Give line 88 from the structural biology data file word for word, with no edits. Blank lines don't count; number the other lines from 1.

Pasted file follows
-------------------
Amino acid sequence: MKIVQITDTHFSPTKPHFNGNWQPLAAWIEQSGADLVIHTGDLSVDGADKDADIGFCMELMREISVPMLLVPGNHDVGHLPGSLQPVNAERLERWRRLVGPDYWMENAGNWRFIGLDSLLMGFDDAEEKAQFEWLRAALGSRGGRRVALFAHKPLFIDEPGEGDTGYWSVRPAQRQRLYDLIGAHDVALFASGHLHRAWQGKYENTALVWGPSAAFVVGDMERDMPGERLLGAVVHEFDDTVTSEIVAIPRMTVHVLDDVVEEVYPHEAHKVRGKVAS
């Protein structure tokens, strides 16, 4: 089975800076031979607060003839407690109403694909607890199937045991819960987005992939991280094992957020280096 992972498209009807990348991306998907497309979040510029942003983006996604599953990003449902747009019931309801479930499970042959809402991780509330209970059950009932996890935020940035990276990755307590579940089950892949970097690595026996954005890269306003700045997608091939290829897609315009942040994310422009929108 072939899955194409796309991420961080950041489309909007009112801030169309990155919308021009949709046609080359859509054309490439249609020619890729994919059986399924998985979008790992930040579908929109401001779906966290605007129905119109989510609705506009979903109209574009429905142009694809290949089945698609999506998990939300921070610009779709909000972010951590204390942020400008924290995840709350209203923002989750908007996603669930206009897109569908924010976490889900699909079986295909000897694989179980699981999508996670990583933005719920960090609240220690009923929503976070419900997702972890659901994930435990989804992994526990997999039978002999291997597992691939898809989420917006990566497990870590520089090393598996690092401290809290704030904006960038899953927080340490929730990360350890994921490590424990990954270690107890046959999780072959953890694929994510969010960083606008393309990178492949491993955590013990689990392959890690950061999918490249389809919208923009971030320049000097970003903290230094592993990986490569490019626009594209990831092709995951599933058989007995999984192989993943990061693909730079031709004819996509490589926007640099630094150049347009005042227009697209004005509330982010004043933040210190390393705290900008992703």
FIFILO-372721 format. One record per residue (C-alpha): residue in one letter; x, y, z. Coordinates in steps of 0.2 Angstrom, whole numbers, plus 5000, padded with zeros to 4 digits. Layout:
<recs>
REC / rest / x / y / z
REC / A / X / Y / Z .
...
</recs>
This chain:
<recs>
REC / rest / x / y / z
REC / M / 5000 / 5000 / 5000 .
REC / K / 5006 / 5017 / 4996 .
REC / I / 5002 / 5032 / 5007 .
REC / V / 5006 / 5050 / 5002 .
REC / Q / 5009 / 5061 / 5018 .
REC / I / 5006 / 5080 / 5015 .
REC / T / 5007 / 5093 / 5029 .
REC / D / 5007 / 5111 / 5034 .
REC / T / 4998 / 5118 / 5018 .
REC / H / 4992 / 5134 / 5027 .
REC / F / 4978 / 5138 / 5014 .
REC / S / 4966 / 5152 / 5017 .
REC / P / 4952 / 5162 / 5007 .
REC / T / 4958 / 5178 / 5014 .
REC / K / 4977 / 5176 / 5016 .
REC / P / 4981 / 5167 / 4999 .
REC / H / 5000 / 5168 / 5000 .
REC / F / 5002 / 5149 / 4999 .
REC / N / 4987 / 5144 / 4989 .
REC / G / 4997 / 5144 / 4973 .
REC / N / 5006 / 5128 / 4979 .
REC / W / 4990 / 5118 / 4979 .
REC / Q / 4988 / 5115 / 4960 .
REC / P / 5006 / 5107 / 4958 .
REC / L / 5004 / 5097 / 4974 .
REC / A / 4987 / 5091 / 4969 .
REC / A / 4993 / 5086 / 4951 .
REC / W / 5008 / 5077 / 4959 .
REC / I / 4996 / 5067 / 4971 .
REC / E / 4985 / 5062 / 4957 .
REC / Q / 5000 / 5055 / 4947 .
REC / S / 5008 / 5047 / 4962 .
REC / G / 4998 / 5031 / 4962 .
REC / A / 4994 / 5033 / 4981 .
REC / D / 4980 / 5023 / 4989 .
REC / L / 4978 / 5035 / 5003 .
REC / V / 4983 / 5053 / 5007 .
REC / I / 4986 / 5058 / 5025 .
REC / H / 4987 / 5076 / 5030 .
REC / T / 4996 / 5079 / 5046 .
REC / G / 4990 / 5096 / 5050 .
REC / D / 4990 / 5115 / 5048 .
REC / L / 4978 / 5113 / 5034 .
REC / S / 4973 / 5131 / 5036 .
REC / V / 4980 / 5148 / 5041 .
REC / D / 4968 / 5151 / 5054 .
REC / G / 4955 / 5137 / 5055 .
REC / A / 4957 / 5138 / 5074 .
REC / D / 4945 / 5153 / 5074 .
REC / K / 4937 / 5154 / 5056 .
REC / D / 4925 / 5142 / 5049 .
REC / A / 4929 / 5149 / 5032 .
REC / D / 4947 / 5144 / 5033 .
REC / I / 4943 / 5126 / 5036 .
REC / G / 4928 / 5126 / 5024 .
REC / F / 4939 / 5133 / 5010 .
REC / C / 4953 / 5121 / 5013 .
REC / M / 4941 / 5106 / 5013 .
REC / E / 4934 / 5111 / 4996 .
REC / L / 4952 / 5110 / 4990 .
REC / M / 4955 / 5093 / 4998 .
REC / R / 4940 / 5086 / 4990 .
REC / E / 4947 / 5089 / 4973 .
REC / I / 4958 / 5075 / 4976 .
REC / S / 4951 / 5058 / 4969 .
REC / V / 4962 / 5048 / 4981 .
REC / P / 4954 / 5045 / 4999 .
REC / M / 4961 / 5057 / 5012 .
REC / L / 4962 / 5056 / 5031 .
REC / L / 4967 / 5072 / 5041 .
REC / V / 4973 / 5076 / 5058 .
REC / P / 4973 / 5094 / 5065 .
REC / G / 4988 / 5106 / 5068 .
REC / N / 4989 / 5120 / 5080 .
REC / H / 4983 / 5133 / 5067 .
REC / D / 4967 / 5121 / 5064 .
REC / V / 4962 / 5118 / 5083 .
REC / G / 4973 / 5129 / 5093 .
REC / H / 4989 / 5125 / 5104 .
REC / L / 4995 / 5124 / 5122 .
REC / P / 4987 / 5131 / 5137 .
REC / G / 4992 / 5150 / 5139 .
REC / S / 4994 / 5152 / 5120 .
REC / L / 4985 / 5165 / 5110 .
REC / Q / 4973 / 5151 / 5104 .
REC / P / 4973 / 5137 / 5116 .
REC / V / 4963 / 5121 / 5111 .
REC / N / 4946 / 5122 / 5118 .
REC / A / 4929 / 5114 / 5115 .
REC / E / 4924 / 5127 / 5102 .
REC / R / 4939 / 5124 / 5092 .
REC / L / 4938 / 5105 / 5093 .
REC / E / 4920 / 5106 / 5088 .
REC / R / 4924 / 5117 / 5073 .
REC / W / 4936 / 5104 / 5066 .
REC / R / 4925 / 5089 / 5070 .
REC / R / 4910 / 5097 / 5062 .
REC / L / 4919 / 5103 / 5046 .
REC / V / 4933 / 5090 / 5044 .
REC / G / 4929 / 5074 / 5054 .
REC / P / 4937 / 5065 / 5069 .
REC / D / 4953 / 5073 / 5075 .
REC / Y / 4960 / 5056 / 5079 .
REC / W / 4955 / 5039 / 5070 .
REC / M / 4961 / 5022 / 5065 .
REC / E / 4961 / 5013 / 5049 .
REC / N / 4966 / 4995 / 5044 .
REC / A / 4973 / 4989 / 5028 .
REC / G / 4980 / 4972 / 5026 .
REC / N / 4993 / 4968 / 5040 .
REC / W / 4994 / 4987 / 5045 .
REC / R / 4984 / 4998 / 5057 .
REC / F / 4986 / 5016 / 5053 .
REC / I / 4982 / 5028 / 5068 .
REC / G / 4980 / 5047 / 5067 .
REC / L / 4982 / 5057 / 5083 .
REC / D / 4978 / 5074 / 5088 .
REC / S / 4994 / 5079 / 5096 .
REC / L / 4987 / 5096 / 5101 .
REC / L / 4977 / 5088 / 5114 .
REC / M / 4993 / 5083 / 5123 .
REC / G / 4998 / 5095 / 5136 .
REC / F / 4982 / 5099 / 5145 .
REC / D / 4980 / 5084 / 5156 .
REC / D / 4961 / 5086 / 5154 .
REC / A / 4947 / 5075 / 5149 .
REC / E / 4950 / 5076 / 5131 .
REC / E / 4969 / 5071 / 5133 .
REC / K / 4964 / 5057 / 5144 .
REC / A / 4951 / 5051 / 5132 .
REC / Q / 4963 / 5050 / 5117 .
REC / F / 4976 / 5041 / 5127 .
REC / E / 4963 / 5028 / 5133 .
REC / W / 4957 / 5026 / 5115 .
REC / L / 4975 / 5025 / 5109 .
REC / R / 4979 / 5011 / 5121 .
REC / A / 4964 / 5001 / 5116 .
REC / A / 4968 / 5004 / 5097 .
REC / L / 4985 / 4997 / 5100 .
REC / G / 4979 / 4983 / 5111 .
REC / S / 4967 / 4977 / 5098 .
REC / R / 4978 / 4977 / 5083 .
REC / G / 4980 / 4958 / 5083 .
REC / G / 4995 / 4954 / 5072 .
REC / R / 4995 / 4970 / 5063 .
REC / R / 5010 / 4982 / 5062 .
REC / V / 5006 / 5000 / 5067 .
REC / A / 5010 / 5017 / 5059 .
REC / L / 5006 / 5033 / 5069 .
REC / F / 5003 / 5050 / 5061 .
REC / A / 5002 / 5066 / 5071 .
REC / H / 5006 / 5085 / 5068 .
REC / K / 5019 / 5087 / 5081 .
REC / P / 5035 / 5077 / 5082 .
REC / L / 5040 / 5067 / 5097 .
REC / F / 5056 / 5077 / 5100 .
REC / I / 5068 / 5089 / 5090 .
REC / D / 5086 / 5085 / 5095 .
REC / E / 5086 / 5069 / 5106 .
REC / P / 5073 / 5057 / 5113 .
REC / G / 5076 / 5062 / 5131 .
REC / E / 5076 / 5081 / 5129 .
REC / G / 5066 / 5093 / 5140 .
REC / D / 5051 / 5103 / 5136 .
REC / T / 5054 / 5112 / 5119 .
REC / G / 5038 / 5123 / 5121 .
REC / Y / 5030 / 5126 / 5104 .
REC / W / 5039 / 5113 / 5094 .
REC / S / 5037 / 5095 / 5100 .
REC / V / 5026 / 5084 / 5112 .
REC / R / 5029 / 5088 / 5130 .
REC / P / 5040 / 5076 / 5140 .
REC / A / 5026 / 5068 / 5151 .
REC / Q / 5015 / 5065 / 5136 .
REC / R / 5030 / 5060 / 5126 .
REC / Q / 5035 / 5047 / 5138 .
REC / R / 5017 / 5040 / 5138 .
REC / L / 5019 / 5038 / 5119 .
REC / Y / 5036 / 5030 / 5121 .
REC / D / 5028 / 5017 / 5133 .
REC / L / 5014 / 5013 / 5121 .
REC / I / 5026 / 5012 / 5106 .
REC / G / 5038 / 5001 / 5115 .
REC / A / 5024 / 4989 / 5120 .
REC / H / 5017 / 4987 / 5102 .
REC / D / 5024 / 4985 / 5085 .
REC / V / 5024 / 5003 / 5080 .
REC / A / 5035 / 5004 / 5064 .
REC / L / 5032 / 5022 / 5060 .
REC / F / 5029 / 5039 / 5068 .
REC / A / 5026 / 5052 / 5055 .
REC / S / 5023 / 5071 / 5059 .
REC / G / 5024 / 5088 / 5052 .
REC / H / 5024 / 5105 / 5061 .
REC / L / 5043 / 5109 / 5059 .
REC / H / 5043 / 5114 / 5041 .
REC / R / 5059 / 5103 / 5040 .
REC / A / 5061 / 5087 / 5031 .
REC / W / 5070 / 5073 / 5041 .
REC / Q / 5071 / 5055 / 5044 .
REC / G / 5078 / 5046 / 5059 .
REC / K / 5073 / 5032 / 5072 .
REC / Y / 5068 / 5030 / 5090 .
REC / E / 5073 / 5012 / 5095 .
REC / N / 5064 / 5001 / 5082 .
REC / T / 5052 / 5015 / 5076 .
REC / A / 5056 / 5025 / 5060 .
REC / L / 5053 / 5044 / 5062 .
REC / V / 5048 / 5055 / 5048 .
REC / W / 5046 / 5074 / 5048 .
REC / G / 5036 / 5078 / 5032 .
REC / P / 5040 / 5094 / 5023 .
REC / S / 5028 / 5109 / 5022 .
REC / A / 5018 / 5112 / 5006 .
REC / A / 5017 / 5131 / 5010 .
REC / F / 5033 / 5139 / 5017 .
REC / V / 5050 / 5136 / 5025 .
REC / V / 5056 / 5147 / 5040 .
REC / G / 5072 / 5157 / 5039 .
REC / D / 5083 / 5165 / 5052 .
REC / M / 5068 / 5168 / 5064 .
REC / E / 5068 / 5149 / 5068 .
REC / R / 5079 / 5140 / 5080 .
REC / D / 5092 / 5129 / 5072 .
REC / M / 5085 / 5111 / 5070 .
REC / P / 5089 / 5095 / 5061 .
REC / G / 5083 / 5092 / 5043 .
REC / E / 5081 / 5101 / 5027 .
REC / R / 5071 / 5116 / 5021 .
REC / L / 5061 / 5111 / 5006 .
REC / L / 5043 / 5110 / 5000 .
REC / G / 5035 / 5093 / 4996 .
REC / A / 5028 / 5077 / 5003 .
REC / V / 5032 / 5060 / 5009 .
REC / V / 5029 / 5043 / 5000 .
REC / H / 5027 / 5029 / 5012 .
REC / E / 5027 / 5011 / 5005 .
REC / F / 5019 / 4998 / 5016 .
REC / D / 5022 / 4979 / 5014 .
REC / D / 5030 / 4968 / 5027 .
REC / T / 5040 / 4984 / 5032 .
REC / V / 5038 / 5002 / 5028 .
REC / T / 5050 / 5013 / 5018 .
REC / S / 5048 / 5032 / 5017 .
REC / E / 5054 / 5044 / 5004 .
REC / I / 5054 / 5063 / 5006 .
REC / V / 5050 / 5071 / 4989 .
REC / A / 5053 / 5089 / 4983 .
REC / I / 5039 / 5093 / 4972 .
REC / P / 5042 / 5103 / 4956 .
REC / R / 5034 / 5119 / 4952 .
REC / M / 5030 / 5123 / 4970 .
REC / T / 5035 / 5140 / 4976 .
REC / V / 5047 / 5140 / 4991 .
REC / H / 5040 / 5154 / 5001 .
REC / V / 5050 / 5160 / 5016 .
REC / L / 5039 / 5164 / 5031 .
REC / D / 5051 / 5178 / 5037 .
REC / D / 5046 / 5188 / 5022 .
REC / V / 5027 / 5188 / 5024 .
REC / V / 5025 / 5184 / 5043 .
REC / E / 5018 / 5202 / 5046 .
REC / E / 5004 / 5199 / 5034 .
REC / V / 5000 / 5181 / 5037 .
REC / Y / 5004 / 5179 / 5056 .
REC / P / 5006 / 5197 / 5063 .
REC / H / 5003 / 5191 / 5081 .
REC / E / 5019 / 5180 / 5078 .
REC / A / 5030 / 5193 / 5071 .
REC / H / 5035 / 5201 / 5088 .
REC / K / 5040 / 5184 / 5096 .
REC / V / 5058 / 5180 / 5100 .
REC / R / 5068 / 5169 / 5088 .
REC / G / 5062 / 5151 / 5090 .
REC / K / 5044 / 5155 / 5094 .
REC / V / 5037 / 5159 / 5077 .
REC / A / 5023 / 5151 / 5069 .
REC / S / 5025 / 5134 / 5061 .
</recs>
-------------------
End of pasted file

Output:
REC / V / 4962 / 5118 / 5083 .